Essential strategies to optimize protein expression

GeneArt Products and Services

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Many scientific research projects are based on the investigation of either transiently or stably expressed proteins. Achieving detectable and reliable amounts of recombinant protein may be challenging, especially in heterologous expression systems or while expressing highly regulated proteins.

In this white paper, we summarize several different technologies that can be applied to maximize the success of your protein expression experiments.

Gene optimization

After you have chosen your favorite expression system (e.g., mammalian, bacterial, or many other systems) there are several ways to obtain the DNA starting material for your expression experiments. Gene synthesis offers the utmost flexibility in realizing individual sequence requirements like functional motifs, cloning sites, and detection tags.

Since
codon usage is diverse in different organisms, a
good starting point is to optimize the DNA sequence for expression in your host and obtain your gene by de novo synthesis. By using our GeneOptimizerTM algorithm, you not only adapt the gene to the codon usage of your host system, but you also remove elements that potentially inhibit expression (e.g., killer motifs, splice sites, and RNA secondary structures).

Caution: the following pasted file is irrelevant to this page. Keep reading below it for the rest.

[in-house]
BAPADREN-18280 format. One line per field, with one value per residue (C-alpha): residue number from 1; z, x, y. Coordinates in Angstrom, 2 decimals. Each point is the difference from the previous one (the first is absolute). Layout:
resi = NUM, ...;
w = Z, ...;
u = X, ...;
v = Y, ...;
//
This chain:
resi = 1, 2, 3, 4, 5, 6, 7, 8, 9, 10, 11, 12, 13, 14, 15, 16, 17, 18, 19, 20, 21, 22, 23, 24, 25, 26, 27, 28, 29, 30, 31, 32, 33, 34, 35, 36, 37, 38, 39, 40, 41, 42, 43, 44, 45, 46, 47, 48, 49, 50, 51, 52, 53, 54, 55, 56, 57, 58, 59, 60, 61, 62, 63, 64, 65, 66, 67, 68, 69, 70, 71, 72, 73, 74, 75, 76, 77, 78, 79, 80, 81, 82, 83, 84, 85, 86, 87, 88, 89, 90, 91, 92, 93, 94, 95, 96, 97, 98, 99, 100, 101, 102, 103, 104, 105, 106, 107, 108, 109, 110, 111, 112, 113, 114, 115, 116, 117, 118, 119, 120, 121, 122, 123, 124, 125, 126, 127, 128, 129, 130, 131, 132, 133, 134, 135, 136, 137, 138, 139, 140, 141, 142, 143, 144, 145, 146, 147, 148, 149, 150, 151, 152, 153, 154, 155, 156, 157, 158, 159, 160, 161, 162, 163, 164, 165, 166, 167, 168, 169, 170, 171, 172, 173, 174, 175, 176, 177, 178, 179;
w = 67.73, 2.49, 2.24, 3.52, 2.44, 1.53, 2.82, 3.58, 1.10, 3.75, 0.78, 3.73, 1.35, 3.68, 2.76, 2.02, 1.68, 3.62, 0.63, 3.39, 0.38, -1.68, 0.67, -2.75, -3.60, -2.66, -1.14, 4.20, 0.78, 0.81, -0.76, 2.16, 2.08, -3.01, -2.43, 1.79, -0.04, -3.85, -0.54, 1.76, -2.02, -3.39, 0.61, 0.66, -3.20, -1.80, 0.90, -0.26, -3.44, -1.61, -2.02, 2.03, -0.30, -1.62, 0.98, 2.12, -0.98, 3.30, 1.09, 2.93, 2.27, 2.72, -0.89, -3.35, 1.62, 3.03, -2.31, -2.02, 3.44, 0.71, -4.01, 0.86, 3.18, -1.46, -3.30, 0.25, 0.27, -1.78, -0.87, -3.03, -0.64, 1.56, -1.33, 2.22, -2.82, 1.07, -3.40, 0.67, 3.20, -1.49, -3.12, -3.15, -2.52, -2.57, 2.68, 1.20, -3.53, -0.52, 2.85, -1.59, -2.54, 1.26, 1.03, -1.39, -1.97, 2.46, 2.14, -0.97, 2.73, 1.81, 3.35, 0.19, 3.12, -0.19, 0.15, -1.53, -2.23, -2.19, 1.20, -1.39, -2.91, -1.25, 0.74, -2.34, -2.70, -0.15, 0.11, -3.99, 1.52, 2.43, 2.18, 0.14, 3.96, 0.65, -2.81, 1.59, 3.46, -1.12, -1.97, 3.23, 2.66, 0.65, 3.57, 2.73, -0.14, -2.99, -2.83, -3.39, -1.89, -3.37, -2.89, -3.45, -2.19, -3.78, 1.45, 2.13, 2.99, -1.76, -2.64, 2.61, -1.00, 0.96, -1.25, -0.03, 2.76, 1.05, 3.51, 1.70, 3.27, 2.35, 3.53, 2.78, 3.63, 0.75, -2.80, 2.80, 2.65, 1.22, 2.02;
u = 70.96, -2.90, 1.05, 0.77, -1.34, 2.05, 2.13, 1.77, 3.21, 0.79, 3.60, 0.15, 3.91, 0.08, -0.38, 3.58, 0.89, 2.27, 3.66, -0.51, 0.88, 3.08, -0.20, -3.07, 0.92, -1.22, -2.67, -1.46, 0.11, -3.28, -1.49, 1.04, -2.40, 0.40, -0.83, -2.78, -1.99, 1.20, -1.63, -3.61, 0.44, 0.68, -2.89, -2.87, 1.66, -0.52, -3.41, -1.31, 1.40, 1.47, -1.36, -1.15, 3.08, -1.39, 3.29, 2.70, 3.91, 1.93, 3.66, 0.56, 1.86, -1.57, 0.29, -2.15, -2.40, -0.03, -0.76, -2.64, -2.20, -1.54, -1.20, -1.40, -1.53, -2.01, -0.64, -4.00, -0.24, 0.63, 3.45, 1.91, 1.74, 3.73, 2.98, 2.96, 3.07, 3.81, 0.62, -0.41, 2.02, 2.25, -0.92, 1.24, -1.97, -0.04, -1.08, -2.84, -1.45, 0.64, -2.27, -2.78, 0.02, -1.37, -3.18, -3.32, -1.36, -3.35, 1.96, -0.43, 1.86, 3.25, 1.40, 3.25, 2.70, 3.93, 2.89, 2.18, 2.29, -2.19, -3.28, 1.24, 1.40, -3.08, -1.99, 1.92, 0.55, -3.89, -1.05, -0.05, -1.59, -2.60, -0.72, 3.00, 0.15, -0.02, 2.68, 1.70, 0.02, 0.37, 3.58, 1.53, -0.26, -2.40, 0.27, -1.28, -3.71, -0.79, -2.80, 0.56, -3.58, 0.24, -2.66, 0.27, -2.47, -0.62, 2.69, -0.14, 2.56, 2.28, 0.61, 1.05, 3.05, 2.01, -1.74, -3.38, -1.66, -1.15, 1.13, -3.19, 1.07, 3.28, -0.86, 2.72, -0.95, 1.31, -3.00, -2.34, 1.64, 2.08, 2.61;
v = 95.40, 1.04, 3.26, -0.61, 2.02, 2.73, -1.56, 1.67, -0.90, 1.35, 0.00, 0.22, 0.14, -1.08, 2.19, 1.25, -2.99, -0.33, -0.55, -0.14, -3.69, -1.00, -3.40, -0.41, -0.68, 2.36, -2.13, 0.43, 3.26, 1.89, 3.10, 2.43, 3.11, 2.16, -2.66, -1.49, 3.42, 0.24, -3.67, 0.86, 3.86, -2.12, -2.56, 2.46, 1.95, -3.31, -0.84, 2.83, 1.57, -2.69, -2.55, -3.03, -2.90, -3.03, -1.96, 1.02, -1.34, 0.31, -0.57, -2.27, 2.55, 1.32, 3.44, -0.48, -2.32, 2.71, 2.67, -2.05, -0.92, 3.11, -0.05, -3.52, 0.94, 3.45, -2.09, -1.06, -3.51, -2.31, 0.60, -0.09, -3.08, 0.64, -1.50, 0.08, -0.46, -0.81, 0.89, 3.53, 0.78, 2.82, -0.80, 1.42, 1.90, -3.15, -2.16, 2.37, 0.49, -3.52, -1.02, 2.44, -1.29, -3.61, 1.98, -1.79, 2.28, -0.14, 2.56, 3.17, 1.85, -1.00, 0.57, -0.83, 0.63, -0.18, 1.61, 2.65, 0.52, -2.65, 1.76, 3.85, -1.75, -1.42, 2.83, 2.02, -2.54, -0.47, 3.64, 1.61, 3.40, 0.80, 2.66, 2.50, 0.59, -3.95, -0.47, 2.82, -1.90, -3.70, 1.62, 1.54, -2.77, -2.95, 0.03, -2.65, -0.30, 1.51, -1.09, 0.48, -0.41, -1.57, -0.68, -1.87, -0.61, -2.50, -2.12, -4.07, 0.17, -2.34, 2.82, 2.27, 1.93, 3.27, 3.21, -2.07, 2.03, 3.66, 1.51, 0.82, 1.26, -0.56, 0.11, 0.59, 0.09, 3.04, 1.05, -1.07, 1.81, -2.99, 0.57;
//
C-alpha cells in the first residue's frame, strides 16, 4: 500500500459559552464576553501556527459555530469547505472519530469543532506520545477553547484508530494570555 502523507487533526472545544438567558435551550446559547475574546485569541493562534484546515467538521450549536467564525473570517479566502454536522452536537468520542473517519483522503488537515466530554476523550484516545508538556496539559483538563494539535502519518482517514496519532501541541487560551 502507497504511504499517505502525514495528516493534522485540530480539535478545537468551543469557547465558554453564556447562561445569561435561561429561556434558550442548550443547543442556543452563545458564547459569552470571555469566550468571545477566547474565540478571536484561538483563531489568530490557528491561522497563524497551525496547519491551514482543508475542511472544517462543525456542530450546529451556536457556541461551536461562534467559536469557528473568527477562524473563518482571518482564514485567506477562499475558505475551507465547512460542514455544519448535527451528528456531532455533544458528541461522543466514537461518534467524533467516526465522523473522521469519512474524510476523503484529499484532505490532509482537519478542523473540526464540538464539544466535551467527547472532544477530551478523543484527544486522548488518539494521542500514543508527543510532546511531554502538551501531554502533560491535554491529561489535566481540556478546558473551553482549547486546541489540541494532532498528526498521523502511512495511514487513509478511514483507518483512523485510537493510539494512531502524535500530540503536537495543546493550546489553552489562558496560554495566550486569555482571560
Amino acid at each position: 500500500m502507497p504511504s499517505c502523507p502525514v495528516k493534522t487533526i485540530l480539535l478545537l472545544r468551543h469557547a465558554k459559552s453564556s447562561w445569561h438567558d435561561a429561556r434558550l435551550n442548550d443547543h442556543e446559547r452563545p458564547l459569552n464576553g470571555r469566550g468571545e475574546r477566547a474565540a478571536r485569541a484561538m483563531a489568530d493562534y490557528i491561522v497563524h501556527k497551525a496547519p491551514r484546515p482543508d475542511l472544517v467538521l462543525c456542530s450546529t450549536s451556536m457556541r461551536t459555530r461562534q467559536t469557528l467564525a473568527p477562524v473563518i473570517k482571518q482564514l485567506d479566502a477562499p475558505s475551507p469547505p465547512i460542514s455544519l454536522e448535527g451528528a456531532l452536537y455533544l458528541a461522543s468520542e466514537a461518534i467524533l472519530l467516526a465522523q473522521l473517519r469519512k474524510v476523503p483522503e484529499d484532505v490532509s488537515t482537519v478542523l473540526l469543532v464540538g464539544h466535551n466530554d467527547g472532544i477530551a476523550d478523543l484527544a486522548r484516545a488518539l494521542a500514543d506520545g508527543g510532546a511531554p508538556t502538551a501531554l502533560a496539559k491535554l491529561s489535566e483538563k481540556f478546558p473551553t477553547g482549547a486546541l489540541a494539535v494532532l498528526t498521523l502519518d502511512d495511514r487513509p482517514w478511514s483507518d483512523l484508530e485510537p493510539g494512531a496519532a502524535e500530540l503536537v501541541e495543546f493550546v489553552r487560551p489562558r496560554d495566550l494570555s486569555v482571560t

Overall, the GeneOptimizer algorithm takes more than 50 parameters into account in order to determine the optimal gene sequence for more reliable and higher- level protein expression without altering the protein sequence. Figure 1 shows an example of increased expression by optimized gene sequences in different host cells [1].

Figure 1. Gene optimization effects are not restricted to a distinct mammalian cell system. Western blot analyses of ZNRD1 protein transfected using three independent plasmid preparations (PP) into HEK 293T and CHO-K1 cells, or two independent plasmid preparations into Sf9 cells. Right: the fold increase in expression of the optimized gene [1].